Upon entering the theater, I ran into a woman with whom I had befriended at a screening of “His Girl Friday,” the both of us sharing an undying love with Rosalind Russell, and I almost expected to see her here at this showing of Leave Her to Heaven because at our last meeting she expressed a similar admiration for Gene Tierney. I was not disappointed. There she was, and we spent the time before the film discussing the merits of aforementioned actress, with my using the French phrase “super belle” to describe her beauty. She insisted that her beauty was not everything, there was a fire and life to her that superseded her immense looks, and I must say that I agree. Her life was not to be envied–her marriage to designer Oleg Cassini produced a daughter born blind and mentally retarded, due to Gene’s acquisition of German measles while pregnant. She developed bipolar disorder, and spent much of her mid-adult life in and out of mental institutions. She wrote about the experience in her autobiography, “Self Portrait,” a very brave thing to do in that day. My friend and I discussed all that, until the movie started we were both enamored with it.

Ellen Berendt a woman who marries a man she meets on a train, proceeds to become so jealous of everything that comes between them that she will stop at nothing to destroy those things. In a famous scene, she encourages her husband’s teenage, disabled brother to go for a swim in a lake near their house, and *SPOILER ALERT*watches remorselessly as he tires and ultimately drowns. She makes herself fall down a flight of stairs while pregnant so that the unborn child will not come between her and her husband. The film wraps up with an incredible, mind-bending conclusion that you would never expect, so prepare to be surprised.

One of the interesting things about this film is that it is shot in a beautiful Technicolor. In a film that deals with murder, treachery, and revenge, the use of color is something very rare indeed during this time period, with the vast majority of these films being in black and white, as clear representatives of the film noir genre. The film itself is very much a part of the genre in its treatment of its subjects, and it is in fact largely classified as a noir film, despite its unusual use of color photography. For a film such as this, whose plot could be considered part of film noir, the use of such tranquil, almost pastel colors has an unusual effect. It sets a scene of calm and serenity, in the place of the traditional stark black and white photography of the genre, which almost makes you feel like something is bound to happen at any moment. Indeed, many of the horrid things that Ellen does in this movie are approached gradually, with a sense of calm and reserve. The scene with the boy in the lake is played with no background music, just the sounds of the water coupled with Tierney’s heartless gaze through her sunglasses. The fact that she wears sunglasses, too, is something quite remarkable to me. It masks any emotion that may be happening behind her eyes, and instead allows the viewer to imagine exactly what she is feeling behind those glasses.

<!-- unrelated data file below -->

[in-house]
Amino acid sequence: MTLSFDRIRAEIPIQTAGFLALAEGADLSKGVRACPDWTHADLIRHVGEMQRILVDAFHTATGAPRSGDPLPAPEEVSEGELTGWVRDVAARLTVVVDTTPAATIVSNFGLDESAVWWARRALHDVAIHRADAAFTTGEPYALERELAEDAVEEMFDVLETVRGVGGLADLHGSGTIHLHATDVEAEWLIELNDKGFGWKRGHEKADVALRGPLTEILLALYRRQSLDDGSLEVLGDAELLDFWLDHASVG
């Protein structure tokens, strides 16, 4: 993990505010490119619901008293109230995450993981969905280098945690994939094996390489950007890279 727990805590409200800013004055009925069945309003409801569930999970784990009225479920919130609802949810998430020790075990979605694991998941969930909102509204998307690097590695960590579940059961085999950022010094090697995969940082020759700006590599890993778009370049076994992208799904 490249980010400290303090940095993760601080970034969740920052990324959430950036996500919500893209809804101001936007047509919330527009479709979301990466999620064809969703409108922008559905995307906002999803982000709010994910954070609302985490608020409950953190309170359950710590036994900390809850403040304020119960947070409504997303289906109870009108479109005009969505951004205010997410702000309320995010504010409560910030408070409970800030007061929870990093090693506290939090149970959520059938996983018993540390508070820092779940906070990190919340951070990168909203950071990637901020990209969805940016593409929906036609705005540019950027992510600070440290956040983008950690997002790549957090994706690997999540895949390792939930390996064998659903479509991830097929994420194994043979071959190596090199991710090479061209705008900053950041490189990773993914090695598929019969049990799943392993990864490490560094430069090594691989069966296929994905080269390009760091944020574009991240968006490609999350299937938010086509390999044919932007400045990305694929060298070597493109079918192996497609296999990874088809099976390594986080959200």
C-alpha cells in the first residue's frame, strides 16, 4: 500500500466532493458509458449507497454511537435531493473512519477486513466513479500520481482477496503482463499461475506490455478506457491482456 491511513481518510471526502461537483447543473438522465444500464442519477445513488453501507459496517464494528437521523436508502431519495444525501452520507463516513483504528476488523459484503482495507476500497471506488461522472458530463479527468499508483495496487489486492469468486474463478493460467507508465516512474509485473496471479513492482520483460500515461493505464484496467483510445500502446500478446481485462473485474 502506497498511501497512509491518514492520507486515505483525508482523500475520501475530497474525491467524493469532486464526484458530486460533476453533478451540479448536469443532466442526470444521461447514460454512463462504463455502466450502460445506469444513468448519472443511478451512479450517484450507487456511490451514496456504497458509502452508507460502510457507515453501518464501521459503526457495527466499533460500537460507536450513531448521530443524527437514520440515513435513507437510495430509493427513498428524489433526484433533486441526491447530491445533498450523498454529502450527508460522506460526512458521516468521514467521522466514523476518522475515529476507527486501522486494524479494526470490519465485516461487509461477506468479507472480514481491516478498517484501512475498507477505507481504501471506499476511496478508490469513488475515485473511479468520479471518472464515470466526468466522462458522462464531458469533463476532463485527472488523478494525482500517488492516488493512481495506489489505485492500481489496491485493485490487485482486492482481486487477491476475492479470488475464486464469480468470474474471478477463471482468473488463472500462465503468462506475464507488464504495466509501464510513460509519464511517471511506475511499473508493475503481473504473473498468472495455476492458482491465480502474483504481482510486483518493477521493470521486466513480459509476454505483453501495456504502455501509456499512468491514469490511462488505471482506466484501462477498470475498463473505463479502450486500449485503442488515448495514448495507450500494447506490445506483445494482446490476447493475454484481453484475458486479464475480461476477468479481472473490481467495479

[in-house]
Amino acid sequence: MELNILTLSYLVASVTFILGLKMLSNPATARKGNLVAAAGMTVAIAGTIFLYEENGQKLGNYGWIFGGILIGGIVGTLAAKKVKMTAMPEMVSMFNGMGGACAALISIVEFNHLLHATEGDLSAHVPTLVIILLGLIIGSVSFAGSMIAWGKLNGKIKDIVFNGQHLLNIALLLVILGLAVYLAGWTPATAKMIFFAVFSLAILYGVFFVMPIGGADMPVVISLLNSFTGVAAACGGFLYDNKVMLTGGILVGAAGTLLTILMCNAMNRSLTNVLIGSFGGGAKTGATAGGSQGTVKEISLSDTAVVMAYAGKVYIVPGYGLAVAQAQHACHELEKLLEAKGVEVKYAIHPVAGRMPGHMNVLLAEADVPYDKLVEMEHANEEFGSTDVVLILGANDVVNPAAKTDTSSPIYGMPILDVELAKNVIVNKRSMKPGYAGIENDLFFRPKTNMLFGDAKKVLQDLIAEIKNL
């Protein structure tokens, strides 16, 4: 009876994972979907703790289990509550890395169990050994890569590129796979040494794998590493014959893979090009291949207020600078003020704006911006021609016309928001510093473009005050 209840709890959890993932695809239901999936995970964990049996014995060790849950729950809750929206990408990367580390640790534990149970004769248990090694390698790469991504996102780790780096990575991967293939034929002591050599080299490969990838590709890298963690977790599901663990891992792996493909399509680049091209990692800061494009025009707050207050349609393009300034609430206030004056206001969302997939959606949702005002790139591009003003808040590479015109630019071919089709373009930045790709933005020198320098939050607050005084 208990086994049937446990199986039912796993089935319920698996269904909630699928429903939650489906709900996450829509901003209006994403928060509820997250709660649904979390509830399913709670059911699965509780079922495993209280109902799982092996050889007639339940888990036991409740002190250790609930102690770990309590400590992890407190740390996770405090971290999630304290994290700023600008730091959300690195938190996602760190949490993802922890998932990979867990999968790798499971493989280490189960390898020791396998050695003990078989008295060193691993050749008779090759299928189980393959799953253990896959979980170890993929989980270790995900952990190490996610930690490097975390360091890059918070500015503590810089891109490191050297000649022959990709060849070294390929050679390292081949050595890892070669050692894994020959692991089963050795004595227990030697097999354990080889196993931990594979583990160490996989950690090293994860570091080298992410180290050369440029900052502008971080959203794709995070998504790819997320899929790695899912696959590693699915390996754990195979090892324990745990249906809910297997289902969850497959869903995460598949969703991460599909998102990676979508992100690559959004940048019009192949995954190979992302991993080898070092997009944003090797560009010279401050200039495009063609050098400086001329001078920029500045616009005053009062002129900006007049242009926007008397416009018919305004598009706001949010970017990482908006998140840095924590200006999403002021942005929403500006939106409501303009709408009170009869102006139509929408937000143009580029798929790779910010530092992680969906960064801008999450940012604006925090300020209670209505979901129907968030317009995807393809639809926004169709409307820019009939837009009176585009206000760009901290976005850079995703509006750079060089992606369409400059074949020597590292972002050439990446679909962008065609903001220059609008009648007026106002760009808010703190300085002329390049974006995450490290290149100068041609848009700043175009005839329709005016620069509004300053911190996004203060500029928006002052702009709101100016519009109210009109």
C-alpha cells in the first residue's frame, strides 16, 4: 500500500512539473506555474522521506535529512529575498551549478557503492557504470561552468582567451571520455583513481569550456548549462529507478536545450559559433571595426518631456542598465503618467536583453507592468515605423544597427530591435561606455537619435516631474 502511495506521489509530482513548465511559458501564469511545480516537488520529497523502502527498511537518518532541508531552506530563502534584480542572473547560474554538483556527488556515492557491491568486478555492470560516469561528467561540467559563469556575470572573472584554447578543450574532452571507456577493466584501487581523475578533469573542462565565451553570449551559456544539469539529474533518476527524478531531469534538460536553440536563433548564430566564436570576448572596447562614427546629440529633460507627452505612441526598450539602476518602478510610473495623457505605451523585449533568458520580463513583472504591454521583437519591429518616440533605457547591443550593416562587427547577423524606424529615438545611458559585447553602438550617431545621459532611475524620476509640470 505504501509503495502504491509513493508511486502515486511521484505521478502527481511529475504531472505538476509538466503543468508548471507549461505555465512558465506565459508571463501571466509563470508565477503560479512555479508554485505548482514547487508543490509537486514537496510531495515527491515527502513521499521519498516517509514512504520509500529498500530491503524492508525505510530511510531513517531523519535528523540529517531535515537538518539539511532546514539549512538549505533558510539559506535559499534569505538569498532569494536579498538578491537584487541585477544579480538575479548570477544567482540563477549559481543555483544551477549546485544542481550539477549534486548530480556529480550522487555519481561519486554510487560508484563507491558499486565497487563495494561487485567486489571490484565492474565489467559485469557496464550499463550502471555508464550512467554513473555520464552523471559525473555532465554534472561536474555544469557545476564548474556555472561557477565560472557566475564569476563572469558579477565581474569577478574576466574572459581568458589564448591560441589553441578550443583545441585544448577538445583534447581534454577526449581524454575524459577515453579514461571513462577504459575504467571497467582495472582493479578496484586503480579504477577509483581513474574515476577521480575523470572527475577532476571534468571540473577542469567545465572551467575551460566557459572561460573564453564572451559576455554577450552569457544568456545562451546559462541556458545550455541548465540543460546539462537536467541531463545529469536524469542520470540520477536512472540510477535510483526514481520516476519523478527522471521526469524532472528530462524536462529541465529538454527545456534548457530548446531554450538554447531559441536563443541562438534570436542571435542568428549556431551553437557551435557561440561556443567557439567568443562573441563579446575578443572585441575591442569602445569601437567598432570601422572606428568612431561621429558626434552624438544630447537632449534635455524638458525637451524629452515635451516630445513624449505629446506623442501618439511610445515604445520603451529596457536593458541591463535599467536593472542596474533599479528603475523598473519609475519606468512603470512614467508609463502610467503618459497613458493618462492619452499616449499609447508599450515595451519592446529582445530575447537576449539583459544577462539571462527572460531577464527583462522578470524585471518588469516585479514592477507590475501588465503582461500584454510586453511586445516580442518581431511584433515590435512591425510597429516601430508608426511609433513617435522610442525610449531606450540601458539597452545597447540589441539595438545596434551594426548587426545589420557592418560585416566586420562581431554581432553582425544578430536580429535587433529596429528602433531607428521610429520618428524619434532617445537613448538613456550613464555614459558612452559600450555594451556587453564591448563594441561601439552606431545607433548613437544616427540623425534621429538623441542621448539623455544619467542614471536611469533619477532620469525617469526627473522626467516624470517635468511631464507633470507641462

The scene on the lake.

As the scene ends, she suddenly yanks off her glasses, revealing her bright blue eyes in a piercing gaze.

After the fact.

The film also stars the lovely and talented Jeanne Crain, who does quite a good job in the thankless role of younger sister Ruth, with not much action to speak of. Chill Wills has a supporting role, but his character does not advance to plot much at all, nor does the character of Ellen’s mother. Ellen’s father, who is never seen in the film (according to the plot, he died shortly before the main action took place), has more of an impact on the story than any of the other supporting characters, and it seems like much of what happens in terms of the supporting characters is simply filler. Many of them could have been cut out, but then again the more characters there are, the more action happens, no matter how tiny, the more evidence we have to think Ellen is a monster. I must say that one of the benefits of this movie is that it is VERY nice to look at–Cornel Wilde plays the husband, Gene Tierney the main character, and Jeanne Crain the supporting role. In all, this is a movie well-worth seeing. There is a recurring theme of eyes speaking emotions rather than words–in addition to the lake scene, there is one scene toward the end that Cornel Wilde plays completely with his eyes, absolutely brilliantly. He says not a word throughout the entire scene, but his eyes speak it all, which I say is a mark of a great actor.

If you would like to see Leave Her to Heaven, it is readily available on Netflix and in movie stores. It also happens to be shown often on public television.

Happy watching!